Published by Viking Juvenile on July 11, 2013
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Here are the numbers of Ann Galardi's life:
She is 16.
And a size 17.
Her perfect mother is a size 6.
Her Aunt Jackie is getting married in 2 months, and wants Ann to be a bridesmaid.
So Ann makes up her mind: Time to lose 45 pounds (more or less).
Welcome to the world of informercial diet plans, wedding dance lessons, endless run-ins with the cutest guy Ann's ever seen—and some surprises about her not-so-perfect mother.
And there's one more thing—it's all about feeling comfortable in your own skin—no matter how you add it up!
I was only on page two when I decided I liked Ann. Right off the bat, she was realistic and relatable. Pretty much the entire time I was reading, I was going “Yup!” “Yes!!” “Mmhmm!” “Been there, thought that.” I mean, I could go on and on. I literally took eight pages of notes, and over half of them are just me agreeing with things Ann thinks, says and does.
Buying incentive clothing. Finding something cute in your size, but walking away because you’re ashamed to try it on. Wanting to try on an item of clothing, despite knowing it won’t fit. Wondering, just for a second, if that infomercial is for real. Knowing you’re fat, hating it, but wanting to eat when stressed. Again, I could go on and on.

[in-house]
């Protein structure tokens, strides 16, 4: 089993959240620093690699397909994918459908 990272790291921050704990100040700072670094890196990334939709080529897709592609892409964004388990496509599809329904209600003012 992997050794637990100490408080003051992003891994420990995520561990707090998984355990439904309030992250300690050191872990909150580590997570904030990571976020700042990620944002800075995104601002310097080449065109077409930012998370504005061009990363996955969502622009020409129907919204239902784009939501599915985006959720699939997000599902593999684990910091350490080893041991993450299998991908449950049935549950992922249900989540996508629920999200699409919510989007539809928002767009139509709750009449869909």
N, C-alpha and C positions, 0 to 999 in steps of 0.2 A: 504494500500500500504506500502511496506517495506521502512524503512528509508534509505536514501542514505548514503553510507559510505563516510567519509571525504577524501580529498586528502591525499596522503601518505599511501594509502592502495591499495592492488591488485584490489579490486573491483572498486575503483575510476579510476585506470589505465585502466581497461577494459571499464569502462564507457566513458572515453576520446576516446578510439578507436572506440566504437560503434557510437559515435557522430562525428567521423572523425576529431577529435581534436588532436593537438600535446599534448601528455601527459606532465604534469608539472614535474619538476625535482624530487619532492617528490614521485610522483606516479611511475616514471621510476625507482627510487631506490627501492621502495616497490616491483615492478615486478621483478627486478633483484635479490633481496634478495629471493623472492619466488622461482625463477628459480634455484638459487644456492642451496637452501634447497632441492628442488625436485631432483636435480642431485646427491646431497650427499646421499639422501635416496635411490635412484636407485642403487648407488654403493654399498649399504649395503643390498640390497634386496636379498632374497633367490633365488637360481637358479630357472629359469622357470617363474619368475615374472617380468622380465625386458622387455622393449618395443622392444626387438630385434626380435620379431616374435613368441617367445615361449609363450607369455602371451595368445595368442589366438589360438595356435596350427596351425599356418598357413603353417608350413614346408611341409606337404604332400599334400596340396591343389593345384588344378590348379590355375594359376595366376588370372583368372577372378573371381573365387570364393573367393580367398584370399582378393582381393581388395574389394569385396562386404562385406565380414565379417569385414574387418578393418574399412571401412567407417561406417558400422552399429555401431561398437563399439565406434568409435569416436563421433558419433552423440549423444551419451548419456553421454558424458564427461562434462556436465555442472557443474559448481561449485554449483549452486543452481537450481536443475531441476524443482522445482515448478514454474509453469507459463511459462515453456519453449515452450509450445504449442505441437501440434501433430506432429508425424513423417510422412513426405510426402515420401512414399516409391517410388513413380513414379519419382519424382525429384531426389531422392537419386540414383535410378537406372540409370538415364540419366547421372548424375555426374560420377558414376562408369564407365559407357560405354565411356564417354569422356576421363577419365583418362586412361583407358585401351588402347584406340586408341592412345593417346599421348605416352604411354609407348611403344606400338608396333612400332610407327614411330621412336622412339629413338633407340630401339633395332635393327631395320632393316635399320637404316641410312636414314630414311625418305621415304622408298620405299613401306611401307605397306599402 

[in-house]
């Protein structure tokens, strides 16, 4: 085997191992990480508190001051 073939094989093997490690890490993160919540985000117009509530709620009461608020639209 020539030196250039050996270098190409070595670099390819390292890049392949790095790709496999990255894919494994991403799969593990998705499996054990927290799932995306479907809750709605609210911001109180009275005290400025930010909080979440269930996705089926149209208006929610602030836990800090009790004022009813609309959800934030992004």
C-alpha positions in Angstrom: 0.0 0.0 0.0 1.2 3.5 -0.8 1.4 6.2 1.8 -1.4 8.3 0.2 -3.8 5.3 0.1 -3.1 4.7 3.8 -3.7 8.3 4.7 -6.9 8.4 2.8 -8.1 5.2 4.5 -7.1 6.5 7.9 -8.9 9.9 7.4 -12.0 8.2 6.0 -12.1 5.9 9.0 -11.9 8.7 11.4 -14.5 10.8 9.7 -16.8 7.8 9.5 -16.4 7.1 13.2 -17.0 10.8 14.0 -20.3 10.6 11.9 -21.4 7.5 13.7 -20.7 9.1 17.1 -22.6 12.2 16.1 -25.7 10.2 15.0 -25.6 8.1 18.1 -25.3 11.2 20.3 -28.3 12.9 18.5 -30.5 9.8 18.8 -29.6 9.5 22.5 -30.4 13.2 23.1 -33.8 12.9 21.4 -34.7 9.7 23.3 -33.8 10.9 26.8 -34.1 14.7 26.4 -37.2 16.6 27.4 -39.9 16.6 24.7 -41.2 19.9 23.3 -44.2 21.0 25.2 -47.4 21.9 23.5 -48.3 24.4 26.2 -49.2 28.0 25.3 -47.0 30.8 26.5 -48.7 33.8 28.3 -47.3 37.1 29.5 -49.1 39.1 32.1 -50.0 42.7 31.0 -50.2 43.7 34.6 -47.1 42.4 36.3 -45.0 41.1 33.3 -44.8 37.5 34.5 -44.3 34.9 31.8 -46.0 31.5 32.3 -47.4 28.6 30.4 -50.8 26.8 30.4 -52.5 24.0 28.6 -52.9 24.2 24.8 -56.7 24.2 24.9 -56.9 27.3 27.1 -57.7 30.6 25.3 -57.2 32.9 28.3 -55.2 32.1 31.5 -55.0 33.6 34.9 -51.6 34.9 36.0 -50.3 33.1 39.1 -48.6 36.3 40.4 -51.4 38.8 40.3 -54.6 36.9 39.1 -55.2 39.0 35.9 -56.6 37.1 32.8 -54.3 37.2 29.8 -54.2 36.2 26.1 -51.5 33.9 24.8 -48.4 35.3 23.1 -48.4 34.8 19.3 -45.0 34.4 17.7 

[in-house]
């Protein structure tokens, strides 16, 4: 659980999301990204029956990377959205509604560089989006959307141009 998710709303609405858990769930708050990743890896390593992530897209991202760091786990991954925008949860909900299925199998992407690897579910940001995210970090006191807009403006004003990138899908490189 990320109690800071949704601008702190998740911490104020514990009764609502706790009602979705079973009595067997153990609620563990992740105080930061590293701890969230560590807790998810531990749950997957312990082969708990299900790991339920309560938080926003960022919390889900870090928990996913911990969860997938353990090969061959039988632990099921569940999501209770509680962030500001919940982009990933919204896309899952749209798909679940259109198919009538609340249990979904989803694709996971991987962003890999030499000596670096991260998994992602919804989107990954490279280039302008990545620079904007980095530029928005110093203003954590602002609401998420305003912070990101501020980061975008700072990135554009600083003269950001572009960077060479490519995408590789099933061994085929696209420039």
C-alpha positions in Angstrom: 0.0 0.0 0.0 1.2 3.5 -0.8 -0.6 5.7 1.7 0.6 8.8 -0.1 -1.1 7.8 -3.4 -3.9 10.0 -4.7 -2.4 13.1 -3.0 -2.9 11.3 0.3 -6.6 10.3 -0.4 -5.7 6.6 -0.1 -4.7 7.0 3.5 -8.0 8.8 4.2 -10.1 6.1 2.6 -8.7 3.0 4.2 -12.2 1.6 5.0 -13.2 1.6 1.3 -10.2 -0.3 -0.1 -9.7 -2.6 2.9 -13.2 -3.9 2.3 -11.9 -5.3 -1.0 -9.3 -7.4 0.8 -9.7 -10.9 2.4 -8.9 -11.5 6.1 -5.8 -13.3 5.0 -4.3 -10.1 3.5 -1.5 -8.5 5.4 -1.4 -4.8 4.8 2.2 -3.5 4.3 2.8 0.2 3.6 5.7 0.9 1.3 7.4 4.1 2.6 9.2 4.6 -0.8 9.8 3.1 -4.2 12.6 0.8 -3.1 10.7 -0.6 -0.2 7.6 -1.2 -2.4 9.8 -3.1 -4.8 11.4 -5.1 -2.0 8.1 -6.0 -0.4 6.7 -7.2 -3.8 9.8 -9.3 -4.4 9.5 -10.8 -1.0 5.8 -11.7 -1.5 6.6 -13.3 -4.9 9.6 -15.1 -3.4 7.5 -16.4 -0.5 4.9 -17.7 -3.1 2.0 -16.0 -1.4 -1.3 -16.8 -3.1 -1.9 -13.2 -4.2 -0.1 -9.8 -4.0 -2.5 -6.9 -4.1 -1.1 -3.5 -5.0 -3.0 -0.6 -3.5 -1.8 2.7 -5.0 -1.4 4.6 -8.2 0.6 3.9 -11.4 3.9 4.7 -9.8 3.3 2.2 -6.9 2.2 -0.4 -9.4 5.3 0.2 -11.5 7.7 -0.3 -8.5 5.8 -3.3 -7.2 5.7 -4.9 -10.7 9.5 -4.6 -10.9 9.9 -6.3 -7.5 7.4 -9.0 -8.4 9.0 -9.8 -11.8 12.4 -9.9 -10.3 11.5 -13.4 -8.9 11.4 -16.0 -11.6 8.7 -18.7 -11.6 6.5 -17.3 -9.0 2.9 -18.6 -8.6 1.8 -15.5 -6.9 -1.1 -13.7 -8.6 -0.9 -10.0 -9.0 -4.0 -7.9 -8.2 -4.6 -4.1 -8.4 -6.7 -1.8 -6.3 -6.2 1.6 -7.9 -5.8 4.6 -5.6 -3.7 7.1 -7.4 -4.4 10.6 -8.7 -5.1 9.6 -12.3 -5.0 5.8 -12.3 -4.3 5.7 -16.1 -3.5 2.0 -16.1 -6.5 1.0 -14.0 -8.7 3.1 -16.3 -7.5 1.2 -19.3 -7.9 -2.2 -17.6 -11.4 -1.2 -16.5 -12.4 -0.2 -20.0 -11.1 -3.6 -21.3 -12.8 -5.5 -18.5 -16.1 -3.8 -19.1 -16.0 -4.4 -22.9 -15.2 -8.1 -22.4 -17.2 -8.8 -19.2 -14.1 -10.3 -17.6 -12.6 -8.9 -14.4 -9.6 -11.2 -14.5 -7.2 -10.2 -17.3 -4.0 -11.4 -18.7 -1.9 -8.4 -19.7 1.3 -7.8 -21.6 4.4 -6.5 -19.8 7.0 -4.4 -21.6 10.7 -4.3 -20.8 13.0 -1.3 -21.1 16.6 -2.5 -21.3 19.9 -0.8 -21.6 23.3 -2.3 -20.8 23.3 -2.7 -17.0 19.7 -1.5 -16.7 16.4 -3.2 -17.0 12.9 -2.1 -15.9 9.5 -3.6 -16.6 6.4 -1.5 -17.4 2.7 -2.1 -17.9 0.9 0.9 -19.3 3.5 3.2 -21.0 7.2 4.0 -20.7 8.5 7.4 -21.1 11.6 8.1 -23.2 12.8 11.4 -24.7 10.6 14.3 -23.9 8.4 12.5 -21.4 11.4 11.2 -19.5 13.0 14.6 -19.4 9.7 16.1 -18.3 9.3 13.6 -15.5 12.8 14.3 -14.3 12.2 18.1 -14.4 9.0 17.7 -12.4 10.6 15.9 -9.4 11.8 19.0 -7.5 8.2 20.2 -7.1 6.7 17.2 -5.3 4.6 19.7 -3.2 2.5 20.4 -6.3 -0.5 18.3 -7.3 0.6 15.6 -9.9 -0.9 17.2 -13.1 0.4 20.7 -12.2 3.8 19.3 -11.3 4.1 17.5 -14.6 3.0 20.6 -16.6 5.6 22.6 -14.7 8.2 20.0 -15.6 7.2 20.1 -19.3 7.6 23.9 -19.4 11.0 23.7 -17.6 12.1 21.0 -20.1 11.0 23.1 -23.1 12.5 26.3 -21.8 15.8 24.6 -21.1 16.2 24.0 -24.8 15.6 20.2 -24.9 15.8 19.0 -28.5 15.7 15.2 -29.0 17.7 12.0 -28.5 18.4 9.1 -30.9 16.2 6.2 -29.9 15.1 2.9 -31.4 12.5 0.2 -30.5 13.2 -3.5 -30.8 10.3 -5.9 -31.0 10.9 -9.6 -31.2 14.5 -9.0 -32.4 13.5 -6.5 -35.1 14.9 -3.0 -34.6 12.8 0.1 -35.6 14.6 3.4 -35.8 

I absolutely hated Regina and Courtney, more so since there are really people in this world who act like them and think like them. This includes the guy in the pretzel line. And I instantly loved Aunt Jackie, Chris, Jon and Raynee. People like them make people like Regina and Courtney easier to tune out.
Throughout most of the story, I hated Ann’s mom. It was impossible not to. Her double standards were frustrating beyond words. She was like one big contradiction. Of course, we eventually get her side of the story, and the insight makes you reconsider everything you know about her and everything you thought about her.
The most heartbreaking part of 45 Pounds (More or Less) was the storyline involving Libby. I can’t say too much without going into spoiler territory, but it really makes you stop and consider the consequences of your actions in regards to the people around you.
The end was amazing and incredible. Overall, 45 Pounds (More or Less) is the kind of book I would recommend to anyone and everyone. It’s one giant life lesson, without being in your face. It’s not preachy or judgmental – It’s life, plain and simple. Ann was realistic and likable, from every single thought that goes through her head, to every triumph and stumble she experiences along the way.